Center for Health Security announces fellows accepted to Emerging Leaders in Biosecurity class of 2019
The Johns Hopkins Center for Health Security has accepted 30 professionals and scholars into its Emerging Leaders in Biosecurity Initiative (ELBI) fellowship program for 2019.
This class is the largest and most diverse in program history. Comprising 17 men and 13 women from 13 US states, Canada, and the United Kingdom, the class was chosen from more than 130 applicants through a rigorous selection process. Throughout the year, new fellows will attend 3 multi-day workshops and additional in-person networking opportunities. They’ll also have access to other engagement activities and some of the top minds in domestic and global health security.
“Strong interest in our ELBI program continues to grow among promising practitioners whose biosecurity work is setting direction for the future of the field,” said Tom Inglesby, MD, director of the Center. “I’m thrilled to welcome the 2019 class and look forward to being part of a truly distinctive experience shaped by the unique insight of our newest fellows.”
Now in its seventh year, the highly competitive part-time ELBI fellowship program inspires and connects the next generation of leaders and innovators in the biosecurity community. The program is an opportunity for talented career professionals to deepen their expertise, expand their network, and build their leadership skills through a series of sponsored events coordinated by the Center. This fellowship boasts more than 120 alumni who come from government, defense, private industry, science, law, public health, medicine, global health, journalism, the social sciences, and academia.
The 2019 ELBI Fellows are:
- Emmanuel Agogo, Nigeria Centre for Disease Control
- Oluwayemisi Ajumobi, The World Bank
- Ethan Alley, Center for Effective Altruism & George Church Lab at Harvard Medical School
- Frances Butcher, Oxford School of Public Health
- Angel Desai, Massachusetts General Hospital
- Mark Eccleston-Turner, University of Keele
- Claire Marie Filone, Johns Hopkins Applied Physics Laboratory
- Hayden Huang, Government Accountability Office
- Justin Hurt, Federal Bureau of Investigation
- Salah Issa, USDA National Institute of Food and Agriculture
- Christine Jones, Johns Hopkins Bloomberg School of Public Health
- Rebecca Kahn, Harvard Center for Communicable Disease Dynamics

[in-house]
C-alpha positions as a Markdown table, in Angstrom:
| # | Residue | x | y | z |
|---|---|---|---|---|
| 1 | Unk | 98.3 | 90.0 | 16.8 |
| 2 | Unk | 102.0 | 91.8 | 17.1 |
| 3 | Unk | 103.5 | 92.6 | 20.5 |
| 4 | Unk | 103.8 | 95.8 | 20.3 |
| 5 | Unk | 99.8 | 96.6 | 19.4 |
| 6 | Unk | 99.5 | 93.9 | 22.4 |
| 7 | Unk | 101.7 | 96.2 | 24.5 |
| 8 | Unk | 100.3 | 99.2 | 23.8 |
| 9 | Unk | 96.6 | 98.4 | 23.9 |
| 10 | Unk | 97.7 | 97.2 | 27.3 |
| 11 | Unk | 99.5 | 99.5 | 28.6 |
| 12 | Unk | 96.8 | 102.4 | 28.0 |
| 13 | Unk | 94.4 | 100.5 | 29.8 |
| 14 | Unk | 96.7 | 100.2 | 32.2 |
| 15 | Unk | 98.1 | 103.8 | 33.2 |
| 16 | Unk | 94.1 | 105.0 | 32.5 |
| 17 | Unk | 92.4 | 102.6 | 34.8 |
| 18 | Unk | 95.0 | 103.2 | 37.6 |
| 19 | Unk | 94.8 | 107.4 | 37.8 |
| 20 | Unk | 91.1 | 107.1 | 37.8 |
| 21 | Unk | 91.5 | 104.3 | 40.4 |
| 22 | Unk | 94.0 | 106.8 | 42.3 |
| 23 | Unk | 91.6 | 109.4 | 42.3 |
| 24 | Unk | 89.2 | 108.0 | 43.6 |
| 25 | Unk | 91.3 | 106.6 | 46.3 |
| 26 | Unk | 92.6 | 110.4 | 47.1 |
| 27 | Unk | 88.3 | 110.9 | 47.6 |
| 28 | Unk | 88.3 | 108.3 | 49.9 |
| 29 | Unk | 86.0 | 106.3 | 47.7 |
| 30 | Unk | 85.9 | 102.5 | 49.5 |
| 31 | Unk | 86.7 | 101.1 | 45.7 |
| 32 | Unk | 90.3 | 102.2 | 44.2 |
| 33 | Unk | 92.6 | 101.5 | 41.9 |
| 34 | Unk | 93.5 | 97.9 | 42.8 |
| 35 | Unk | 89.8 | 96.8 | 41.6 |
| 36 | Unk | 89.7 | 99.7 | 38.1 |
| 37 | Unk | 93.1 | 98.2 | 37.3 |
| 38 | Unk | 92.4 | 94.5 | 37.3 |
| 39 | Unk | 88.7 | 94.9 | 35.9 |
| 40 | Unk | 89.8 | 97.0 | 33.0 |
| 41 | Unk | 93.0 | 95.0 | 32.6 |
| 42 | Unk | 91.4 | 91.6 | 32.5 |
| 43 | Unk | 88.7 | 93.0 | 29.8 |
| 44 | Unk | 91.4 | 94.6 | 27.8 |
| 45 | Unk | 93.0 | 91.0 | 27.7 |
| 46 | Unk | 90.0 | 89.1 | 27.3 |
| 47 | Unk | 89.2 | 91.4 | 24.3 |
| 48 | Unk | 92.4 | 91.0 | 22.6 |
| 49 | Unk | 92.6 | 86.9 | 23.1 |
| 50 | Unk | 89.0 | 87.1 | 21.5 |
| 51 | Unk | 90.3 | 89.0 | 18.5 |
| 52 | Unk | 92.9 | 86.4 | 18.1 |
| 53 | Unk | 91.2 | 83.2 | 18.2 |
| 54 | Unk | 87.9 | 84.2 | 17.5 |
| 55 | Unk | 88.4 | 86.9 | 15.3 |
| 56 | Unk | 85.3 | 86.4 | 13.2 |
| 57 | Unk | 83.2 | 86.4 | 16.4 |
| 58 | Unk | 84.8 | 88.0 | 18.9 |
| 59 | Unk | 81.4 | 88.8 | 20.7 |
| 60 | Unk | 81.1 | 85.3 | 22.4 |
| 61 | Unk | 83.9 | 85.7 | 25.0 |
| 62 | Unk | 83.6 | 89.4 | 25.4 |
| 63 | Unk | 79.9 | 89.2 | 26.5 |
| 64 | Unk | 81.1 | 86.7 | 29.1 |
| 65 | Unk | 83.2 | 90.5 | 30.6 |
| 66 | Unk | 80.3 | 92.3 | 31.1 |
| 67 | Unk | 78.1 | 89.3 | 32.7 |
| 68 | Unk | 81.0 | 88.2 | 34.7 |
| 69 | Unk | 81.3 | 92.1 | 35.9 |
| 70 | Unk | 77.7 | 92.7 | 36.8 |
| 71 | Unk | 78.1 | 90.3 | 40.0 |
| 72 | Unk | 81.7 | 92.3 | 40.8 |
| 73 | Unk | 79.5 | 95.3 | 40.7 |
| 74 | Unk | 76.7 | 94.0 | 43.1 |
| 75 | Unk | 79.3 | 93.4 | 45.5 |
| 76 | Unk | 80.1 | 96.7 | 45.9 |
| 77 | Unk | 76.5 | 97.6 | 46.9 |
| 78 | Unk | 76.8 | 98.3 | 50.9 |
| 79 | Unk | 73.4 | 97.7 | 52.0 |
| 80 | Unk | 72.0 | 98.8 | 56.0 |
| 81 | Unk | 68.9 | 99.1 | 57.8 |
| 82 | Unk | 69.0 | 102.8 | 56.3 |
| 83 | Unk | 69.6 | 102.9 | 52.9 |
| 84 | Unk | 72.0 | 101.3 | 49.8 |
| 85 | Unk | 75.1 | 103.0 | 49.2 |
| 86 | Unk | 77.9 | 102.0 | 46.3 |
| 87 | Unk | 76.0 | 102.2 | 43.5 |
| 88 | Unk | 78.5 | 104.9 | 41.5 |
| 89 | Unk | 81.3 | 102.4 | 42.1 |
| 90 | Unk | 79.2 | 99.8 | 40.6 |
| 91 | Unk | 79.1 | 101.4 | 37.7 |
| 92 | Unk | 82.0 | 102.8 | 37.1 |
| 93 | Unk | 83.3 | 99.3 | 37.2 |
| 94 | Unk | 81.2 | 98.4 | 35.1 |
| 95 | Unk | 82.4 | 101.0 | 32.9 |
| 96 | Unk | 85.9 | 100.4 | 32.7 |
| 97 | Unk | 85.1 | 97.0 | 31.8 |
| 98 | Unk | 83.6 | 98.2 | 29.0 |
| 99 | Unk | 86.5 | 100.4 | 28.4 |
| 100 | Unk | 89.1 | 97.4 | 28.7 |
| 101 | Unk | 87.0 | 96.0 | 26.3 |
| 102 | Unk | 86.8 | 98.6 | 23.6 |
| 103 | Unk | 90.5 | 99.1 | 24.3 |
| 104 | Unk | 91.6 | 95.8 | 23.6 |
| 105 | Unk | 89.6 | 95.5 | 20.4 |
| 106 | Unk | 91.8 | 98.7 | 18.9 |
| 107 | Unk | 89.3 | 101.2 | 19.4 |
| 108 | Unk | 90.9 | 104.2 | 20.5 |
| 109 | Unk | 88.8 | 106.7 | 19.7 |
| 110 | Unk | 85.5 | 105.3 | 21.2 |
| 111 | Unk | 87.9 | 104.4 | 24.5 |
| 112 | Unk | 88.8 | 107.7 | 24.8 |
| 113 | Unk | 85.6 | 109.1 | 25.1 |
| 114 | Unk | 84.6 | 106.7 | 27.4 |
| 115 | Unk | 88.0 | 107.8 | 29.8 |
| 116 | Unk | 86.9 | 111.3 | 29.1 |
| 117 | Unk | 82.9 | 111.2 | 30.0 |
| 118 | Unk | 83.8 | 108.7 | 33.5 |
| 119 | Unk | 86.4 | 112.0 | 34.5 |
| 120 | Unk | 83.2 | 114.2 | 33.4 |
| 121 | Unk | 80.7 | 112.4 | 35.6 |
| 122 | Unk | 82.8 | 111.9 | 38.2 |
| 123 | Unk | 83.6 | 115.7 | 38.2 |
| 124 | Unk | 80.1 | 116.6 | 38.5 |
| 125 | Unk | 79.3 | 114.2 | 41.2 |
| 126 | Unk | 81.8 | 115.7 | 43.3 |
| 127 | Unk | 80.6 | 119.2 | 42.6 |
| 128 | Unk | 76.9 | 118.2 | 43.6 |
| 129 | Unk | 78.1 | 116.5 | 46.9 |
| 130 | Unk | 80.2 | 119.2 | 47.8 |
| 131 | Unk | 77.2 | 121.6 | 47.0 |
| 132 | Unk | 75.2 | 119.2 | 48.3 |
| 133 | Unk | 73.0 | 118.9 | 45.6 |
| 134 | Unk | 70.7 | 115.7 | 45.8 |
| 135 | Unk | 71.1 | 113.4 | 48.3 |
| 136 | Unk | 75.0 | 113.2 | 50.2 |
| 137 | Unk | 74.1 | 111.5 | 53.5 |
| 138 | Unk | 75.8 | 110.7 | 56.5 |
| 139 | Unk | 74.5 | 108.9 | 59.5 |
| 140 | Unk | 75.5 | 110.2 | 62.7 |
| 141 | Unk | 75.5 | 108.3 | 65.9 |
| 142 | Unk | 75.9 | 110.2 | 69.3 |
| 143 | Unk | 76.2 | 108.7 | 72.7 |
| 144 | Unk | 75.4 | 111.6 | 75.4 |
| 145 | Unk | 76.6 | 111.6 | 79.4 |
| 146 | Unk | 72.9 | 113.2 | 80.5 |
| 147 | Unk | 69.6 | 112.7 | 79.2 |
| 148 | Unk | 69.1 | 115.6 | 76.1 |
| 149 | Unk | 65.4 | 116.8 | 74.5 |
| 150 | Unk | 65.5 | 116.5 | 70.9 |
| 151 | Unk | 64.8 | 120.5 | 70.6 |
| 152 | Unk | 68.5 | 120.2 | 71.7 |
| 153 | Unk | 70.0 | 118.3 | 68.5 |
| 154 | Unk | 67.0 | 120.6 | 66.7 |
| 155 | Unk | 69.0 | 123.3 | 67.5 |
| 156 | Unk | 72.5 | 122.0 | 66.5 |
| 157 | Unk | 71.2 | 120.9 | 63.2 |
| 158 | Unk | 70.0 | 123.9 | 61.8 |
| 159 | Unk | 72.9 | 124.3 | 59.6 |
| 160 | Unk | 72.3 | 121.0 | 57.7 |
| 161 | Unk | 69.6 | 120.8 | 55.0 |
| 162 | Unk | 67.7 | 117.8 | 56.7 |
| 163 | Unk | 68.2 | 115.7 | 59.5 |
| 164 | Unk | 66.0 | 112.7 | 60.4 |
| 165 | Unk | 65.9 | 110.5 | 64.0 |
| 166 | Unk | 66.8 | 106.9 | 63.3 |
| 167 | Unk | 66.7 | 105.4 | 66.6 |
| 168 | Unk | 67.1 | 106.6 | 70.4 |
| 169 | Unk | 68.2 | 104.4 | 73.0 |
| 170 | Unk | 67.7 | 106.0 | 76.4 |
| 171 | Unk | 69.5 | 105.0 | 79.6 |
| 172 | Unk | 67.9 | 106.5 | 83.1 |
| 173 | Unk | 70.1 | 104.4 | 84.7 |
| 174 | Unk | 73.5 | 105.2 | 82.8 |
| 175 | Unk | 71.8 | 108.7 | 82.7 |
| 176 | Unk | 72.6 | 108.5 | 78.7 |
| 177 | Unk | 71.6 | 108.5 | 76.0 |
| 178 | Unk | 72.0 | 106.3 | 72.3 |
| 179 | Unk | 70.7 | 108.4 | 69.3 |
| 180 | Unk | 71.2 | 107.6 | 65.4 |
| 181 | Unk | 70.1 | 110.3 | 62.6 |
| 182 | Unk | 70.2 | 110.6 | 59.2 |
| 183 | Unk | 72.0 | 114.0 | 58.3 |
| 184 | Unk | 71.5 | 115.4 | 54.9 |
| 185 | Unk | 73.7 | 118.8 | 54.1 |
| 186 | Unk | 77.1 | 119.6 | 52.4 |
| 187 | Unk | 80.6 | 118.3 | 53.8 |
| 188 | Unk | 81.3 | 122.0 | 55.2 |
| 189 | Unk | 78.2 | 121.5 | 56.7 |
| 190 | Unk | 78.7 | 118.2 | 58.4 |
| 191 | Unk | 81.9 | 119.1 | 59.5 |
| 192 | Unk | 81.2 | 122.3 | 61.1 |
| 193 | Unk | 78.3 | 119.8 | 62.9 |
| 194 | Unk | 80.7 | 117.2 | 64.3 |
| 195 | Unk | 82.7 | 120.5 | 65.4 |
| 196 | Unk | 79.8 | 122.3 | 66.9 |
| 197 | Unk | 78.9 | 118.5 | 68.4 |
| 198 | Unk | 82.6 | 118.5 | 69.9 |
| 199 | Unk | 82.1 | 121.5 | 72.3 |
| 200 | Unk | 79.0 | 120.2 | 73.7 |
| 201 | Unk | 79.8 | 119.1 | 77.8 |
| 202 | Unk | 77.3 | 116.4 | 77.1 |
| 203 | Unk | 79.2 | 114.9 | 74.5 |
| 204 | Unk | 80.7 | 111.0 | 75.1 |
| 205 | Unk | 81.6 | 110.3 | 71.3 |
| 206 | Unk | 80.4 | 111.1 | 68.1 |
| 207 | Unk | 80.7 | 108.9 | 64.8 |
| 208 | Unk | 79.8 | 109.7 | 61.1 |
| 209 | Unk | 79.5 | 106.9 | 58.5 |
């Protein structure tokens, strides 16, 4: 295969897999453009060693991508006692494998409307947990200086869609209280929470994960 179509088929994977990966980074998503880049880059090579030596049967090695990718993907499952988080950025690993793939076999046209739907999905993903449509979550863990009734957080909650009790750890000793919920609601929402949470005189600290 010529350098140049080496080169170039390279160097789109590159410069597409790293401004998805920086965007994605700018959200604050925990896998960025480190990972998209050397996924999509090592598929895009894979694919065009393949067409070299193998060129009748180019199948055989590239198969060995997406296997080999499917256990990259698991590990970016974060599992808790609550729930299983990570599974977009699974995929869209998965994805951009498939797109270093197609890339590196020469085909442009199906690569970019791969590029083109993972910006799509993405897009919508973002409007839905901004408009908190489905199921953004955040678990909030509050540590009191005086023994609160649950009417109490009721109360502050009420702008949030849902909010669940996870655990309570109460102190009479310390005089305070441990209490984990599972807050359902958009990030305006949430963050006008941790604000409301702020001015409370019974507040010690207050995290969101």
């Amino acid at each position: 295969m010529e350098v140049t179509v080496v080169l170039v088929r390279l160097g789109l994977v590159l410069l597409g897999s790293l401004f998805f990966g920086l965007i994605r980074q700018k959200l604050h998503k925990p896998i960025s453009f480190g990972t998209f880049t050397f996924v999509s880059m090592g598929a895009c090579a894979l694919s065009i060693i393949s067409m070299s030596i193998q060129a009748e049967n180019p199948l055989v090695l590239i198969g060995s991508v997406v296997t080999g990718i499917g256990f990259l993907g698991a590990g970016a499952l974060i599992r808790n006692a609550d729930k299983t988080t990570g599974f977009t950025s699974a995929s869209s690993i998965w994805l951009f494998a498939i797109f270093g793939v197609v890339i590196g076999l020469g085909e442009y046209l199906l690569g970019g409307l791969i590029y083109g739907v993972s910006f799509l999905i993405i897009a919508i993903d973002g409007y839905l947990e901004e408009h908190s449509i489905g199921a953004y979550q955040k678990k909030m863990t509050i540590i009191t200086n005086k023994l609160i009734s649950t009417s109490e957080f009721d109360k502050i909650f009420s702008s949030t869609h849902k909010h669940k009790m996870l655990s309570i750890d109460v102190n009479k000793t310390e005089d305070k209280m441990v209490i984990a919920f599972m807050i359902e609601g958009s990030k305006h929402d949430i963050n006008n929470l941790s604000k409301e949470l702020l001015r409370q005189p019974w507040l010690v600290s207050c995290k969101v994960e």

- Seth Kroop, Centers for Disease Control and Prevention
- Aditya Kunjapur, University of Delaware
- Anastasia Lambrou, Johns Hopkins Bloomberg School of Public Health
- Greg Lewis, Future of Humanity Institute
- Karen Martins, USAMRIID
- Robert Mayall, University of Calgary, FREDsense Technologies
- Cody Minks, SSM Health
- Michelle Murti, Public Health Ontario
- Michael Parker, McDaniel College
- Shanna Ratnesar-Shumate, National Threat Characterization Center (NBACC)
- Brian Renda, Ginkgo Bioworks
- Emily Ricotta, National Institute of Allergy and Infectious Diseases
- Emily Rosenblum, Department of Energy
- Joseph Simmond-Issler, Coalition for Epidemic Preparedness Innovations (CEPI)
- Jacob Swett, University of Oxford
- Christine Tomlinson, Applied Research Associates
- Benjamin Trump, Engineer Research and Development Center - U.S. Army
- Robert Tuttle, Defense Threat Reduction Agency
Center staffers Matthew Watson, Caitlin Rivers, PhD, Crystal Watson, DrPH, Amanda Kobokovich, MPH, and Hannah Ottman-Feeney manage the ELBI fellowship program. It is supported by the Open Philanthropy Project.
About the Johns Hopkins Center for Health Security:
The Johns Hopkins Center for Health Security works to protect people from epidemics and disasters and build resilient communities through innovative scholarship, engagement, and research that strengthens the organizations, systems, policies, and programs essential to preventing and responding to public health crises. The Center is part of the Johns Hopkins Bloomberg School of Public Health and is located in Baltimore, MD.